Manufacturing Robust High Throughput Tools For Cancer Screening –
A Case Study On Pancreatic Cancer
Pancreatic Ductal Adenocarcinoma is a deadly disease with 91% of patients dying within five years from diagnosis. This disheartening figure has barely been improved the last 50 years. The low survival rate of patients with pancreatic cancer is partly due to the tumour resistance to currently available treatment, which results from the complex and highly heterogeneous tumour microenvironment (TME). The TME is the biological, biochemical and biomechanical environment that surrounds the tumour and interacts with it in various complex ways, consequently affecting the tumour progression and response to treatment.
A key challenge in cancer tissue engineering is ensuring accurate mimicry of the multiple key features of the TME. Our goal is to address this challenge via the development of a high-fidelity animal free pancreatic cancer model, which will enable patient specific treatment optimisation.
We use as a basis our developed highly porous polymeric scaffolding system which we advance biochemically and biologically to mimic crucial TME features. More specifically, we create a tri-culture of pancreatic tumour cells and healthy cells of the pancreatic TME. With surface modification of the scaffold we enable coating with various extracellular matrix protein (ECM) compositions and by immersing the scaffold in a 3D printed perfusion bioreactor we achieve mimicry of the blood flow. The versatility of the synthetic scaffold allows to recapitulate and test multiple critical aspects of the pancreatic TME including cell-cell and cell-ECM interactions, stiffness, tissue porosity, diffusion of oxygen, nutrients, metabolites and distribution of the vascularization. Herein, key advancements of our platform will be discussed/highlighted.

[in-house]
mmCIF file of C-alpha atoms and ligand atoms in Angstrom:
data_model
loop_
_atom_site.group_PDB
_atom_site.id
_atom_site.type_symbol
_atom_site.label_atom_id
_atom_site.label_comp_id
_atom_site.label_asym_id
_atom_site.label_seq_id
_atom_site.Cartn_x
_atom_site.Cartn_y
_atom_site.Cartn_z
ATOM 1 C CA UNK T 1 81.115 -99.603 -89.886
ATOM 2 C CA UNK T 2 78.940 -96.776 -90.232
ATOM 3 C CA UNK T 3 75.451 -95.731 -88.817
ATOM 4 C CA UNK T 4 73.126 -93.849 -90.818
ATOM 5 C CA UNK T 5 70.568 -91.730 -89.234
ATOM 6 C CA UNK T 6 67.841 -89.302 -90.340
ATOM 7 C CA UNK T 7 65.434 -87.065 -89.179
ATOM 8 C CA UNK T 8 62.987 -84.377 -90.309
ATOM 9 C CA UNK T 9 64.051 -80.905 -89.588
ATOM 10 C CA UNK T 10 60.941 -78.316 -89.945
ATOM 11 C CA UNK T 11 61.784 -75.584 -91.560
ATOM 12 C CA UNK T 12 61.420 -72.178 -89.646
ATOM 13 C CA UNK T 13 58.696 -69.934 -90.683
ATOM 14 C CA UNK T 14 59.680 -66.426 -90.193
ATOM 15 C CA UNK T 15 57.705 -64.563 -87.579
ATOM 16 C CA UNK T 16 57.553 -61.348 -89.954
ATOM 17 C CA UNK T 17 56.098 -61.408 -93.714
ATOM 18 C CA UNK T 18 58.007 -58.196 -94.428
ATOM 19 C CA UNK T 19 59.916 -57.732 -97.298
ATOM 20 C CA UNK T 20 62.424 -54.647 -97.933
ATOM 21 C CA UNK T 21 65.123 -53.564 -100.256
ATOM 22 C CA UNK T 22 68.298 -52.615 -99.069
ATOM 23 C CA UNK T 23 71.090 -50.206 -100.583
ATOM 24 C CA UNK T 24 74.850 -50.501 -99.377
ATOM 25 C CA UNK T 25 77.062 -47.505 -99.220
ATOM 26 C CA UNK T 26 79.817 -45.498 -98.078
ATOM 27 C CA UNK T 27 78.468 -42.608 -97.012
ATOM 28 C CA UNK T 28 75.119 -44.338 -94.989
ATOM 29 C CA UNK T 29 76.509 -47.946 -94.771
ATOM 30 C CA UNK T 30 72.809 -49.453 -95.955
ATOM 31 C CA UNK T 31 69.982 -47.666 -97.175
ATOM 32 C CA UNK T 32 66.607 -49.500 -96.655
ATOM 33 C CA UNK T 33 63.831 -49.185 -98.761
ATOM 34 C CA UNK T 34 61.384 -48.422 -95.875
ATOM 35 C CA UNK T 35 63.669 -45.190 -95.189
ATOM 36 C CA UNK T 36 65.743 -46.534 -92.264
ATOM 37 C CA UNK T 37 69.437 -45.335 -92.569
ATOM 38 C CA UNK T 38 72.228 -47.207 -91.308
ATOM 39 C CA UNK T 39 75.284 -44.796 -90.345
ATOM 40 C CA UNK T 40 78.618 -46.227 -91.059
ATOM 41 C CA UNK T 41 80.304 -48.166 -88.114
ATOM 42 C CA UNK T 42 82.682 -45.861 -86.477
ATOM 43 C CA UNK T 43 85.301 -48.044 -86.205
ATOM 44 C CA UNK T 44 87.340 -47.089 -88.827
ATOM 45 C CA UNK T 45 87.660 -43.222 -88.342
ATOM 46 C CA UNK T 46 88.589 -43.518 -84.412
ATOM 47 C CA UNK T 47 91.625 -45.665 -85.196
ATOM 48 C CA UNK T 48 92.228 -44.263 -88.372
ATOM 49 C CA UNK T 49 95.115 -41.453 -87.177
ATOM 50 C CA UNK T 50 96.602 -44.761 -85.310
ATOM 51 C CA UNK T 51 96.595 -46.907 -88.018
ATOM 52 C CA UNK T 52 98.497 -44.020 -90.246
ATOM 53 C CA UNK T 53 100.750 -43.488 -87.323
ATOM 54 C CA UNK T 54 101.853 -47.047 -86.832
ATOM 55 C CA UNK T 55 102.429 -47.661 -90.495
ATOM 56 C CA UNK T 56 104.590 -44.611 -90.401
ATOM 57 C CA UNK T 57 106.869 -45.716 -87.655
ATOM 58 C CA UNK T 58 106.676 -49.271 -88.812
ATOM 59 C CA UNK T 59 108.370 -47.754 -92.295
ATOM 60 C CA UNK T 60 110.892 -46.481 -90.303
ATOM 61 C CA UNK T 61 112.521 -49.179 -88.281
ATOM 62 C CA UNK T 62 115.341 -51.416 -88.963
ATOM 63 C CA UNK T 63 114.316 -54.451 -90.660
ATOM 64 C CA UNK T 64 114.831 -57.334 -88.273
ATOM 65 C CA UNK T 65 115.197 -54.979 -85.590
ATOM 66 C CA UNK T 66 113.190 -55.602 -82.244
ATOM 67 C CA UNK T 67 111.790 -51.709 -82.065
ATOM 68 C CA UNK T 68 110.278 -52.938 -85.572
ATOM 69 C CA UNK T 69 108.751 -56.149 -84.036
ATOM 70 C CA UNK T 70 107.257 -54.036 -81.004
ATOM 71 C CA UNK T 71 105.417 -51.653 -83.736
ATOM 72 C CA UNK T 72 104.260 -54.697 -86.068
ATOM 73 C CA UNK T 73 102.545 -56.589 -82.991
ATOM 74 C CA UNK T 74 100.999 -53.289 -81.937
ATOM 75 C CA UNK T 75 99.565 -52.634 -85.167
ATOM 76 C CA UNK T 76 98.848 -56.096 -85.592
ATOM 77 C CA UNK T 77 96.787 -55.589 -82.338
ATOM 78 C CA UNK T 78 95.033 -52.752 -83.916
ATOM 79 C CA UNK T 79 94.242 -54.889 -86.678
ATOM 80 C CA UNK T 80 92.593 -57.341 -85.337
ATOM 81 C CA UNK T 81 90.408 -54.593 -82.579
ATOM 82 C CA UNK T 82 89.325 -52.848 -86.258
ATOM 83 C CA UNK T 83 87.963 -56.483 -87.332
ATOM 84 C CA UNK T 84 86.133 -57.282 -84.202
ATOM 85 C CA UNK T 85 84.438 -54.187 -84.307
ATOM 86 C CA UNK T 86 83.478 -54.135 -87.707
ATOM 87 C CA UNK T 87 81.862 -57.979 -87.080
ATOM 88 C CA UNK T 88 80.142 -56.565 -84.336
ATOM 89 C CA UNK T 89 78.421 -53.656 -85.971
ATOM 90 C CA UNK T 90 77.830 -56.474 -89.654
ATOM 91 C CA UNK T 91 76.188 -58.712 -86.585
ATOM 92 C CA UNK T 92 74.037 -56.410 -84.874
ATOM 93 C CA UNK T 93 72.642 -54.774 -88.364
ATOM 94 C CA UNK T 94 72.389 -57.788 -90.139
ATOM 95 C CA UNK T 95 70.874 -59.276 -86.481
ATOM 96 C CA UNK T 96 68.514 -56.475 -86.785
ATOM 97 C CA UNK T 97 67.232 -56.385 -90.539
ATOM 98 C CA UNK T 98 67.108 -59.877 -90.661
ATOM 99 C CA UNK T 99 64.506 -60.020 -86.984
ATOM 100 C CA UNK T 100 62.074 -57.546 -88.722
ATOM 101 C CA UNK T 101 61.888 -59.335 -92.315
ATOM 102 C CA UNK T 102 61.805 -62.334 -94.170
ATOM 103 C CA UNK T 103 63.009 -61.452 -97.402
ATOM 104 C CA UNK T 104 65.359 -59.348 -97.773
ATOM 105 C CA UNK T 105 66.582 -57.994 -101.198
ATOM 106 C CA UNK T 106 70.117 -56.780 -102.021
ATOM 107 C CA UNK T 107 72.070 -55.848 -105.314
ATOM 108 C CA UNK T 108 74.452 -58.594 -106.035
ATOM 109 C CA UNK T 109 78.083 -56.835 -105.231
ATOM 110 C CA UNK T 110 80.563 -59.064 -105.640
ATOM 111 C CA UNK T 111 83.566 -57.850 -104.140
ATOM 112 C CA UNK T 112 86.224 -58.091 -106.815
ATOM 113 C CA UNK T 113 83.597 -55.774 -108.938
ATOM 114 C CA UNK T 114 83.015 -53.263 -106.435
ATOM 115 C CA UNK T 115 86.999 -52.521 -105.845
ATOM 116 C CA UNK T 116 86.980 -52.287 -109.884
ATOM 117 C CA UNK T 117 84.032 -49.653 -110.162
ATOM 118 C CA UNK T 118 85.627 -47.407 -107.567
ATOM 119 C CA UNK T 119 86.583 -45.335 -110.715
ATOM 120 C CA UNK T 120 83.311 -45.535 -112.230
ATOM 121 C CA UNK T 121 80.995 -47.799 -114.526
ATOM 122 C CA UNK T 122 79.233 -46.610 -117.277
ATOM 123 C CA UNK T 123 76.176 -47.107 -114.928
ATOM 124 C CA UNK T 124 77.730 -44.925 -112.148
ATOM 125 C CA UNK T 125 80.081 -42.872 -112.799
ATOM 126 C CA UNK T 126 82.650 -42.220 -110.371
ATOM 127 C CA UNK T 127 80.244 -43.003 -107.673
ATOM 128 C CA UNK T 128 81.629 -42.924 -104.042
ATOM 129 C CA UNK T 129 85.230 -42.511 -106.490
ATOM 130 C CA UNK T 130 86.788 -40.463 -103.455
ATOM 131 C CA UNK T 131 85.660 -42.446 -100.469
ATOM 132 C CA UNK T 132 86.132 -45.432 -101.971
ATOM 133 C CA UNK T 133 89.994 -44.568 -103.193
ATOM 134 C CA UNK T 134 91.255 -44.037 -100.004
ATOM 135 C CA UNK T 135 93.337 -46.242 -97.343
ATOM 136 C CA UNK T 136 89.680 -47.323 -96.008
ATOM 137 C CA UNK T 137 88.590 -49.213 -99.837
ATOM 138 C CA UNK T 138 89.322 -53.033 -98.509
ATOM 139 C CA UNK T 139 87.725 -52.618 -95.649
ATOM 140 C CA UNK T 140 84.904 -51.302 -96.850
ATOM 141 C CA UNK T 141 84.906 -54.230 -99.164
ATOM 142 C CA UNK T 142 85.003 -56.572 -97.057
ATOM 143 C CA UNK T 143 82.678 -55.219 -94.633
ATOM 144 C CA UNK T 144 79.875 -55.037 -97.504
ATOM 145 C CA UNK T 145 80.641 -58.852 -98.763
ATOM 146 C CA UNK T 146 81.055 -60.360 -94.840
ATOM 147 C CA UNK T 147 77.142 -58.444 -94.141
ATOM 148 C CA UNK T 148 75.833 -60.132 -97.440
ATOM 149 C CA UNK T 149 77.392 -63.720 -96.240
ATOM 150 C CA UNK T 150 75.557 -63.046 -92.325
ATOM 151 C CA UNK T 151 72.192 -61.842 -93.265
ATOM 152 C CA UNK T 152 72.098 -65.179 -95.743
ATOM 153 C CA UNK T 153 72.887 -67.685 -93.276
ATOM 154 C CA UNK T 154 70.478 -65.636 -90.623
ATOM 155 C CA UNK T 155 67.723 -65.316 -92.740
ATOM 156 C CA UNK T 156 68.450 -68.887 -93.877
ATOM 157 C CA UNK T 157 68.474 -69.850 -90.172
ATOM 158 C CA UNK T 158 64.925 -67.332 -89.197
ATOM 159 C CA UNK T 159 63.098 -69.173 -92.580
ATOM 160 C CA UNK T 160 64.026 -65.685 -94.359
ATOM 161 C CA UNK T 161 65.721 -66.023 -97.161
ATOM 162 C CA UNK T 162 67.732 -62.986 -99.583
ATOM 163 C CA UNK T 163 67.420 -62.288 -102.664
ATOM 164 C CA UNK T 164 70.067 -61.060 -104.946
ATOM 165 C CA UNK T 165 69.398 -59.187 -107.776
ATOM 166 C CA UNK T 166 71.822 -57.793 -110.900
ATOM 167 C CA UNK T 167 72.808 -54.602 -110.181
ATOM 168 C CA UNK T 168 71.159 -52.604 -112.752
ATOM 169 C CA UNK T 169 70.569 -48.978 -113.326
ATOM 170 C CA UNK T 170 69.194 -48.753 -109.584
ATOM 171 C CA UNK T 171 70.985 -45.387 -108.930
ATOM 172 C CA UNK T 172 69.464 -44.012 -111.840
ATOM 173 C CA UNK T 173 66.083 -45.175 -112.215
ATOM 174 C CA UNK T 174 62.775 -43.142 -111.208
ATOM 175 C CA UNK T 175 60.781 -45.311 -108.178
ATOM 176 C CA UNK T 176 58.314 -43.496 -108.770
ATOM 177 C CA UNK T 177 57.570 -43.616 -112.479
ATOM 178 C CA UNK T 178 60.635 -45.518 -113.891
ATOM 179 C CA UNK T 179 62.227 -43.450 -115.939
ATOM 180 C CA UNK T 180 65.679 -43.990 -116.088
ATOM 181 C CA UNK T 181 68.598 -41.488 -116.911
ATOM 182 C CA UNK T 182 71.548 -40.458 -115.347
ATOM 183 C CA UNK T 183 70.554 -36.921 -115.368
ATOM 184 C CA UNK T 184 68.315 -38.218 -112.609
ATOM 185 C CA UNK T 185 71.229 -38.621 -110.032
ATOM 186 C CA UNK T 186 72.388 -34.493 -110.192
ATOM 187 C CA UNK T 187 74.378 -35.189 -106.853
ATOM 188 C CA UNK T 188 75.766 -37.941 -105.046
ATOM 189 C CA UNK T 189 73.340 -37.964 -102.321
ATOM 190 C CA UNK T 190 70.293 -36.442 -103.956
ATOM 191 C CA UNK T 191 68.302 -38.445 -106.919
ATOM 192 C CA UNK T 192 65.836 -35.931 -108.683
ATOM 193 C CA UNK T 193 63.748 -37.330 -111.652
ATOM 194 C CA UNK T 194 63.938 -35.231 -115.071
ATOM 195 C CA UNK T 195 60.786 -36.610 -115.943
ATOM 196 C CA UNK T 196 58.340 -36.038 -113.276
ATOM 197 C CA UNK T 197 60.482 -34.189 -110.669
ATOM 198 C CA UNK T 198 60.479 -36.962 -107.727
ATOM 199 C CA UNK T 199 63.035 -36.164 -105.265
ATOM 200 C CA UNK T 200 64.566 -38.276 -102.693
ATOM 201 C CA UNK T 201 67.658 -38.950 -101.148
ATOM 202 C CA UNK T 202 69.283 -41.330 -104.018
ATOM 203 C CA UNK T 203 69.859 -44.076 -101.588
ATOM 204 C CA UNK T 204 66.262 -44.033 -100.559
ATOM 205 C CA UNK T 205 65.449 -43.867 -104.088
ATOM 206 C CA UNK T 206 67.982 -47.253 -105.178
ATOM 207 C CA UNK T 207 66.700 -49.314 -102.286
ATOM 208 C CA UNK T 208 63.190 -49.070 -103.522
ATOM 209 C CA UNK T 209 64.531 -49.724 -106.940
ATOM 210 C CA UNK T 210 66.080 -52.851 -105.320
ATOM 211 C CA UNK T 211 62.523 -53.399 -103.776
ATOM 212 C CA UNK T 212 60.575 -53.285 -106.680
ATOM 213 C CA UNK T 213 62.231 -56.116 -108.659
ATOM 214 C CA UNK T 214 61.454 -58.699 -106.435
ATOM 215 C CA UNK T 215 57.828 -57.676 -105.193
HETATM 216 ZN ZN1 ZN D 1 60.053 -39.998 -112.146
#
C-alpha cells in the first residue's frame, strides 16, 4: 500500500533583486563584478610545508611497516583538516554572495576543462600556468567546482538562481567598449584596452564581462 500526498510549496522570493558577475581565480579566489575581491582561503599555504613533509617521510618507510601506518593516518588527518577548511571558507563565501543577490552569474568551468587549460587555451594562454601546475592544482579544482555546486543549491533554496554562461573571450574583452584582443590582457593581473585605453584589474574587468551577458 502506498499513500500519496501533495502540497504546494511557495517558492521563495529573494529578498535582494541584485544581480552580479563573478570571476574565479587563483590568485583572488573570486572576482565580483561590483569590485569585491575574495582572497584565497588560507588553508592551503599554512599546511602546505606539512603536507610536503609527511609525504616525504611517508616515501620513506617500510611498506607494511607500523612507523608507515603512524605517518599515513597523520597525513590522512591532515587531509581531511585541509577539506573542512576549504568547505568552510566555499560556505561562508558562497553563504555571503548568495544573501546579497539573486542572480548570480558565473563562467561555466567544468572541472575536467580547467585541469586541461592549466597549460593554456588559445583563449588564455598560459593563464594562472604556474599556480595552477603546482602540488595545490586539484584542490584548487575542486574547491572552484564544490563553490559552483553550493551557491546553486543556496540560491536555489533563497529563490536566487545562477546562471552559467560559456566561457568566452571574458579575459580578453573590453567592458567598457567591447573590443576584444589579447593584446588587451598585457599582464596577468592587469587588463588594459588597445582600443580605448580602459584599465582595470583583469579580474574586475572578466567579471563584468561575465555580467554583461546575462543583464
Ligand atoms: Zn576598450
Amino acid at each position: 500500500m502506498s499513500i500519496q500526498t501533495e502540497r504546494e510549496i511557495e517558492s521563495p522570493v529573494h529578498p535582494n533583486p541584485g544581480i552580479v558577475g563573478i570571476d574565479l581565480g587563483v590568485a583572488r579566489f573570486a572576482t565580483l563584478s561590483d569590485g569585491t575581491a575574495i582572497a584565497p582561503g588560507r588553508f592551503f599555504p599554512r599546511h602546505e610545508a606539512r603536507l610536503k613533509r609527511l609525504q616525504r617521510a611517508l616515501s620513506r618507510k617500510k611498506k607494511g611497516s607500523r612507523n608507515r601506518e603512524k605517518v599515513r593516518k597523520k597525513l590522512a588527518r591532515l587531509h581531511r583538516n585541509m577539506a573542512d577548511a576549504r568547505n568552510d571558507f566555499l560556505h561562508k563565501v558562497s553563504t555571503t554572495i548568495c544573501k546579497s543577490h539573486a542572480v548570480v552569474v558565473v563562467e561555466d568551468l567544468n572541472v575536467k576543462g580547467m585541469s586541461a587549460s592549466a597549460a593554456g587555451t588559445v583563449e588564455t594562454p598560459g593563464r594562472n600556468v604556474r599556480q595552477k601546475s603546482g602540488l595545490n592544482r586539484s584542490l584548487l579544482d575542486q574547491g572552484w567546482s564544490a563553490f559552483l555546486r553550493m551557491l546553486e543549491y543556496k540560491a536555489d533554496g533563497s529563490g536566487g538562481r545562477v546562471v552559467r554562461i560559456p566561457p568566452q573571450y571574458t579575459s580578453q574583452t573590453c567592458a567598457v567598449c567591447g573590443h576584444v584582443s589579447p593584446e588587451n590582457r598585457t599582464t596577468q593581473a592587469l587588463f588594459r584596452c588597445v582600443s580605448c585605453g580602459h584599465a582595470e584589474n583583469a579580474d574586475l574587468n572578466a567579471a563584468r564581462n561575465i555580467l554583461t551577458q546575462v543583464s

Dr Eirini Velliou is Associate Professor at Centre of 3D models for health and disease at University College London since 1st February 2021. Prior to that, she was a Senior Lecturer (Associate Professor) of Bioprocess & Tissue Engineering, Principal Investigator and Founder of the Bioprocess and Biochemical Engineering group (BioProChem) in the Department of Chemical and Process Engineering at the University of Surrey. Her research focus falls within the engineering and validation of novel biomaterial based in vitro platforms for studying various biological systems and diseases, i.e., cancer, stem cells differentiation, formulation/ communication of bacterial communities and bacterial-host interactions. Furthermore, she is particularly interested on the response and adaptation/resistance of biological systems to environmental stress. Dr. Velliou joined the University of Surrey in September 2014 after a postdoctoral appointment of two years at Imperial College London (Centre for Process Systems Engineering and Biological Systems Engineering laboratory) where she worked on tissue engineering of healthy and diseased (leukaemia) blood. Prior to joining Imperial College Dr. Velliou spent five years doing research in Belgium. She worked as a postdoctoral researcher at the Bioengineering Group of the Earth and Life Institute (ELI) of the Université Catholique de Louvain (UCL) in Louvain-la-Neuve, Belgium, where she focused on the optimisation of biofuel and carotenoid production from immobilised micro-algae under light stress, mechanical stress and nutrient deprivation. Dr. Velliou holds a PhD from KU Leuven, Belgium (Department of Chemical Engineering), where she worked on an integrated in vitro/in silico approach for predicting microbial environmental stress adaptation phenomena in liquid state and in viscoelastic biomaterials. Also Dr. Velliou holds a Masters in Chemical Engineering from the National Technical University of Athens (NTUA), Greece. Dr. Velliou has supervised two postdoctoral researchers, seven PhD students and 25 master students to date, has published more than 90 papers in scientific journals, books, and conferences and has recently co-edited a book on Biomedical Systems Optimisation, jointly with Professor Pistikopoulos and Dr. Nascu.